Canadian govt bill to make Google and Facebook pay news media

INS and DNPA ask Competition Commission to protect Indian news media

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Journalists – ‘Self-reform and financial transparency in media need of the hour’|news media
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On the morning of 9 May 2022, while The Hindu, The Hindu Business Line and The Indian Express are talking about a government ‘order’ on online news media compensation by the tech giants, there is thus far no evidence that the act tabled in the first week of April in Ottawa has yet been passed. While the federal government tabled the bill in parliament on 5 April 2022, the Act when passed is expected to add to Canadian newspaper revenues by as much Canadian$ 150 million.

Bill C-18 known as the Online News Act would create a framework for news outlets to collectively negotiate deals with tech companies to share online advertising revenues when the parties cannot reach a privately negotiated agreement. It would basically compell the tech giants to compensate Canadian new media for content that appears on their global platforms. Canada’s heritage minister Pablo Rodriguez, who table the bill in parliament said during a press on Parliament Hill, “The news sector in Canada is in crisis and this contributes to the heightened public mistrust and the rise of harmful disinformation in our society… “We want to make sure that news outlets and journalists receive fair compensation for their work.”

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Canadian news organizations and industry lobby groups such as News Media Canada urged the federal government to follow Australia’s example and introduce industrywide measures that force tech companies to pay for content. While Google and Facebook have been compelled to reach agreements with the news media in Australia and France, the format or terms of the agreement imposed by the Australian agreement is seen as the best deal so far for news media by industry experts.

The proposed Canadian legislation would allow news outlet collectives to strike deals with the tech giants. If an agreement can’t be reached, the news outlets would go to the Canadian Radio-television and Telecommunications Commission for mediation. In cases where the mediation fails, the CRTC would initiate arbitration through a three-member panel, which would issue a binding contract between the news outlet (or outlets) and the digital platform. The CRTC would also have the power to impose penalties of up to Canadian$ 15-million each day on the platforms that don’t comply with the rules.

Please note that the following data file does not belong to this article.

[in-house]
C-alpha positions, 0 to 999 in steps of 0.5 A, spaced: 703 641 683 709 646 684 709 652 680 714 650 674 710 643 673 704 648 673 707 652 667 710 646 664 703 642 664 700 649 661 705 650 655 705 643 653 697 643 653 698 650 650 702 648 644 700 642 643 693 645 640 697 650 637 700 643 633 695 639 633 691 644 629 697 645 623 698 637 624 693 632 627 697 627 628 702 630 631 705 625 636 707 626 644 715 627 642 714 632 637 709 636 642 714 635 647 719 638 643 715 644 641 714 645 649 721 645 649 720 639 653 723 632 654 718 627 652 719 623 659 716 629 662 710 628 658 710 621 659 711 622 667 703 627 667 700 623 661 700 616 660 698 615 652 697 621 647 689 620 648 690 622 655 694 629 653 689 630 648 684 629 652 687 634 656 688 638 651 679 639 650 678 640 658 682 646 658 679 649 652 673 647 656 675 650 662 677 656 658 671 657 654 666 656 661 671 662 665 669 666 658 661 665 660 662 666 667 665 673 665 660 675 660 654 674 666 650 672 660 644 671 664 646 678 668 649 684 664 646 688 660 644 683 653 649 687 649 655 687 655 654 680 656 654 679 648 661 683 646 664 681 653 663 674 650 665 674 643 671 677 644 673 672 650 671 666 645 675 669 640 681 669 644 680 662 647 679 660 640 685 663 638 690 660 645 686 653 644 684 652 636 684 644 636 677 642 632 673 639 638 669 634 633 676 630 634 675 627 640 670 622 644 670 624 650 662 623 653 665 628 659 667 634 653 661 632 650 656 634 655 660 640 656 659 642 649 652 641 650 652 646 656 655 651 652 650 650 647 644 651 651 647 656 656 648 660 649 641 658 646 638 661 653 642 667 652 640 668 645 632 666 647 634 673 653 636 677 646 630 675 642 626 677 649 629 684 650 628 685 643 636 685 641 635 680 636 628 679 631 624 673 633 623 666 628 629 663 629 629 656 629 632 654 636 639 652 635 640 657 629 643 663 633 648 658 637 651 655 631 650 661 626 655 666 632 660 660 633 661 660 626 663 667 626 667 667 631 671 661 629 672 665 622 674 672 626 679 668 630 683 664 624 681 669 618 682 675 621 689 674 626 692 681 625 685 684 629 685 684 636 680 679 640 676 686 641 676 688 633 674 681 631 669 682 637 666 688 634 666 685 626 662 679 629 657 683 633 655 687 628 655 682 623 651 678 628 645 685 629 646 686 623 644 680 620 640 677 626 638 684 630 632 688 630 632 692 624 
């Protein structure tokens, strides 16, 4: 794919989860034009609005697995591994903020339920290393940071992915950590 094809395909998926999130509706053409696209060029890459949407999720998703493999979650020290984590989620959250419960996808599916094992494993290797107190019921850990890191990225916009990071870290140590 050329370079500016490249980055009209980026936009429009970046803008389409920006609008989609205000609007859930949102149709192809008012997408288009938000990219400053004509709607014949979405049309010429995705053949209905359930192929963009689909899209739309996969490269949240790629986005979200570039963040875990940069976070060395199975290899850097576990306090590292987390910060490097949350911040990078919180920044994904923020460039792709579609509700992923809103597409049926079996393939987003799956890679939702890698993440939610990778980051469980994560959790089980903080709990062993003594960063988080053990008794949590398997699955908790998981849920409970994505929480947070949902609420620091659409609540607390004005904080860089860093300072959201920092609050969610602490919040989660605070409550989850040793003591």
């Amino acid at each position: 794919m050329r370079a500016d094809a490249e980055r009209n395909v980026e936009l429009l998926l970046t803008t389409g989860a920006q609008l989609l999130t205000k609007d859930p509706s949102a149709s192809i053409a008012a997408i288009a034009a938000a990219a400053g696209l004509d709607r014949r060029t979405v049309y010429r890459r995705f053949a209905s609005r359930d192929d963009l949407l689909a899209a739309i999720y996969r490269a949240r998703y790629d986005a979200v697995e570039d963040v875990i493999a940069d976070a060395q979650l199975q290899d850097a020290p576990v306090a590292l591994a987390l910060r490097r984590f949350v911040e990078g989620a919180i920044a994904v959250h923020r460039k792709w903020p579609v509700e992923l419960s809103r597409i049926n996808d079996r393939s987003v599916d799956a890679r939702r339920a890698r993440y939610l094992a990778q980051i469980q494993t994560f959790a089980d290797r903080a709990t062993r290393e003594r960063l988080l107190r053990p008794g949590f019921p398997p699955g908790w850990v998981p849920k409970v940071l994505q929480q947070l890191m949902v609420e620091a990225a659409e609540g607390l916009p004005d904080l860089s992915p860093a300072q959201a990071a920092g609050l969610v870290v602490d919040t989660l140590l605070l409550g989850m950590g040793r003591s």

Indian news media appeals to CCI for fair deal from tech giants

As we have been reporting over the past several years, the Indian newspapers have through the Indian Newspaper Society (INS) and the more recently formed Digital News Publishers Association (DNPA) gone to the Competition Commission of India to request redressal against the market imbalance imposed on them by the tech media enjoying 80 to 90% of the advertising revenue generated by online news.

As we wrote in end-April, the INS had asked Google to compensate them for carrying their content online by sharing 85% of its ad revenues in mid-February. “Google is taking a ‘giant share of advertising spends’ leaving publishers with a small share and that the publishers are facing a very opaque advertising system as they are unable to get the details of the Google advertising value chain,” it said.

The Competition Commission of India initiated an investigation into complaints against Google for abuse of its dominant position in the online news media market based on a plaint filed by the INS. The INS says that while the news content is generated by the publishers, Google gets to keep an arbitrary and disproportionately large share of the advertising revenue since it controls and dominates the entire digital ecosystem including both buying and selling advertisements. It has also questioned the opacity and obliqueness of the Google ad revenue system.

In mid-April 2022, the Telecom Regulatory Authority of India (TRAI) also got into the act and hinted at the possibility of regulatory intervention to enable Indian news media to get a fair revenue share from tech giants such as Google and Facebook. In a consultation paper issued recently, the TRAI said that policy interventions in other countries have played a substantial role in addressing news media concerns and negotiations.

It is not clear whether the seemingly voluntary intervention of the TRAI will help or confuse the process of compelling the tech giants to negotiate fairly and squarely with Indian news media outlets. At the same time it is not clear why the three Indian news media outlets cited above are this morning saying that the Canadian government has passed the Online News Act. Nor is it clear why they are projecting the notion that it is only the digital News Publishers Association (and not also the venerable INS), which they say is representing the “top Indian newspapers and their digital editions” to the CCI for fair compensation from the tech giants.

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